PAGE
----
Mark Thomas: Trespass - Work in Progress, Summerhall, Review

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Mark Thomas
Mark Thomas
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‘Mark Thomas is on the loose again!’ One can almost hear the screams of panic echoing around Canary Wharf – well, perhaps not, but even if the silence remains pin-drop dead, Thomas is undeterred. He is, as ever, a man with a mission to shake us out of our acquiescence to ‘things as they are’.

In this case, it’s our acceptance of the privatisation of formerly public space. ‘Trespass’ is the title of Thomas’ latest show, which he explains is a ‘work in progress’, a particularly apt description as it concerns the gentle art of walking – or as those who patrol the spaces formerly known as ‘the public realm’ would have it ‘loitering’.

In the days of this reviewer’s youth, ‘loitering’ was something done by old men in dirty raincoats who smelled of meths, but now, all of us, it seems, can participate. Except, of course, we can’t. Hard-pressed local authorities, their powers diminished, are now less able to defend public rights of way and public spaces from those who, as Thomas neatly puts it, use phrases such as ‘no loitering’ in place of ‘get orf my land!’ – in spite of their own tenuous claims to tenure.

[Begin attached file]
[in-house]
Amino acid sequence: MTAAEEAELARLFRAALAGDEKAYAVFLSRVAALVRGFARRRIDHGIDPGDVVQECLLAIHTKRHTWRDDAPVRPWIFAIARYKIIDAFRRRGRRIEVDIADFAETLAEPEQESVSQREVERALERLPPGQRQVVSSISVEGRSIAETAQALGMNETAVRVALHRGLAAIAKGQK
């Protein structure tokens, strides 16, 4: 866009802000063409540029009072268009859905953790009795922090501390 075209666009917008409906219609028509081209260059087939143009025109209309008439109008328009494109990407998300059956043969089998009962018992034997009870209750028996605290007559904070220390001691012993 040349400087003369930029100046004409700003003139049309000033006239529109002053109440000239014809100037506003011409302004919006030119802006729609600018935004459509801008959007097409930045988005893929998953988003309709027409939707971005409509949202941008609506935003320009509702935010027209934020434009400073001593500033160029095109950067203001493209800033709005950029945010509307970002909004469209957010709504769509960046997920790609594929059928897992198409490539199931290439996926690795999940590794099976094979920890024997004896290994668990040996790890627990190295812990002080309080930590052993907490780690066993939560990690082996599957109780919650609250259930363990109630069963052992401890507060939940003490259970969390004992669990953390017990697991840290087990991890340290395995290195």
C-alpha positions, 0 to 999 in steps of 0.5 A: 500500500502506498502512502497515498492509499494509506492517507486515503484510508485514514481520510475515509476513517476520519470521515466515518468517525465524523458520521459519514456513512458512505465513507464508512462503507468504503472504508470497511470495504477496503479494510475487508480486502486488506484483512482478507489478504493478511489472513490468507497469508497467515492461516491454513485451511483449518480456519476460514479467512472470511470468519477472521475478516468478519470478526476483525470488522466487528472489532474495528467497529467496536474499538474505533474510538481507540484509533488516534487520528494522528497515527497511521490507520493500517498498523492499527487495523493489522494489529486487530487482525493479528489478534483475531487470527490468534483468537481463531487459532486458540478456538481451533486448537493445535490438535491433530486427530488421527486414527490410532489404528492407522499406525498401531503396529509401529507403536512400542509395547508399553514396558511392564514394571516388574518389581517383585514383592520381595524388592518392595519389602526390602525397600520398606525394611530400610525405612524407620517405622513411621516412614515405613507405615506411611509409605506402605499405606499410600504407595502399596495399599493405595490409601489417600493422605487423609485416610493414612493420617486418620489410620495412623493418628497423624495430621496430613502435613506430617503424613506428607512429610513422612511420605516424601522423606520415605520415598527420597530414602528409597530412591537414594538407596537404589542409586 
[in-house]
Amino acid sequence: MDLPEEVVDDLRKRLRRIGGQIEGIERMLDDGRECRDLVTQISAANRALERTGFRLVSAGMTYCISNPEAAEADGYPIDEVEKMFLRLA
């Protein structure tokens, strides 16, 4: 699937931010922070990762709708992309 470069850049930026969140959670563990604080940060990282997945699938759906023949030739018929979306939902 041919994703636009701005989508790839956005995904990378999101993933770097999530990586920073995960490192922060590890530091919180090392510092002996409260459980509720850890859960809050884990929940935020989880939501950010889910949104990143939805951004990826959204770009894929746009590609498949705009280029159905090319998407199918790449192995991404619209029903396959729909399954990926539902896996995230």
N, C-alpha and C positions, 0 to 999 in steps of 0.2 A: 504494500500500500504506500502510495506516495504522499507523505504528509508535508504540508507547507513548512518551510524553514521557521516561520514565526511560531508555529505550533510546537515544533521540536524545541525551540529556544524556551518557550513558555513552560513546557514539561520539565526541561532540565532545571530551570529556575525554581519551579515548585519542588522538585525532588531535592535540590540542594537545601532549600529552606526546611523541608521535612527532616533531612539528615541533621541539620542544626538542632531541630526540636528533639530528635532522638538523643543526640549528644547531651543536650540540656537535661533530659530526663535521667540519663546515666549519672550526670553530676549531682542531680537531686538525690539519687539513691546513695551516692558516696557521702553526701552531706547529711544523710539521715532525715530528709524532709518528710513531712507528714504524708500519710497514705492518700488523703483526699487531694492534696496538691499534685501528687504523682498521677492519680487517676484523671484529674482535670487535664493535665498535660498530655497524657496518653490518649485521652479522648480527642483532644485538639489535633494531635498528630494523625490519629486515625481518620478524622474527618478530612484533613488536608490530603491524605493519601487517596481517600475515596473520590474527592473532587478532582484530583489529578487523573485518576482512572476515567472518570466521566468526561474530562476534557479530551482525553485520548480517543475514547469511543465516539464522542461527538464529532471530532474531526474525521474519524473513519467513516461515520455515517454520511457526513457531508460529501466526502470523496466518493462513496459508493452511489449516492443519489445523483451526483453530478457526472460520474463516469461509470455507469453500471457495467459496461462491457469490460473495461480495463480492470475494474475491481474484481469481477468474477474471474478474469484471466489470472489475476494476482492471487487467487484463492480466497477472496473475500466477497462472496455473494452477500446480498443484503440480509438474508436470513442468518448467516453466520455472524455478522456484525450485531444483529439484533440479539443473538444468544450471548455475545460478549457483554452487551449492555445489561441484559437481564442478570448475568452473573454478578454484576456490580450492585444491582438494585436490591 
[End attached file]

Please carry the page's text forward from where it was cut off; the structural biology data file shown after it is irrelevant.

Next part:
In order to demonstrate how this phenomenon is spreading, Thomas takes us on three walks through his native London, beginning with Clapham Common and ending near Buckingham Palace.

Each is distinct, and each involves, unsurprisingly for Thomas, a carnivalesque form of protest designed to anarchically (the term is used advisedly) satirise authority. It would be something of a ‘spoiler’ to detail each of them here, but fair to state that cake and chalk are involved.

Thomas is never less than a joyous celebrant of our contradictory recalcitrance in the face of homogeneity and commodification.

Invoking the memory of the Kinder Scout mass trespass, in which some four hundred mostly young unemployed ramblers action led ultimately to the passage of ‘right to roam’ legislation. Whether Thomas’ random acts of urban exploration will lead others to follow suit and perhaps in some way alter the current course of creeping erosion of public spaces remains to be seen, but one suspects there will be many, not only in London, viewing this with similar concern.

6-29 August (not 10 or 20), 5pm.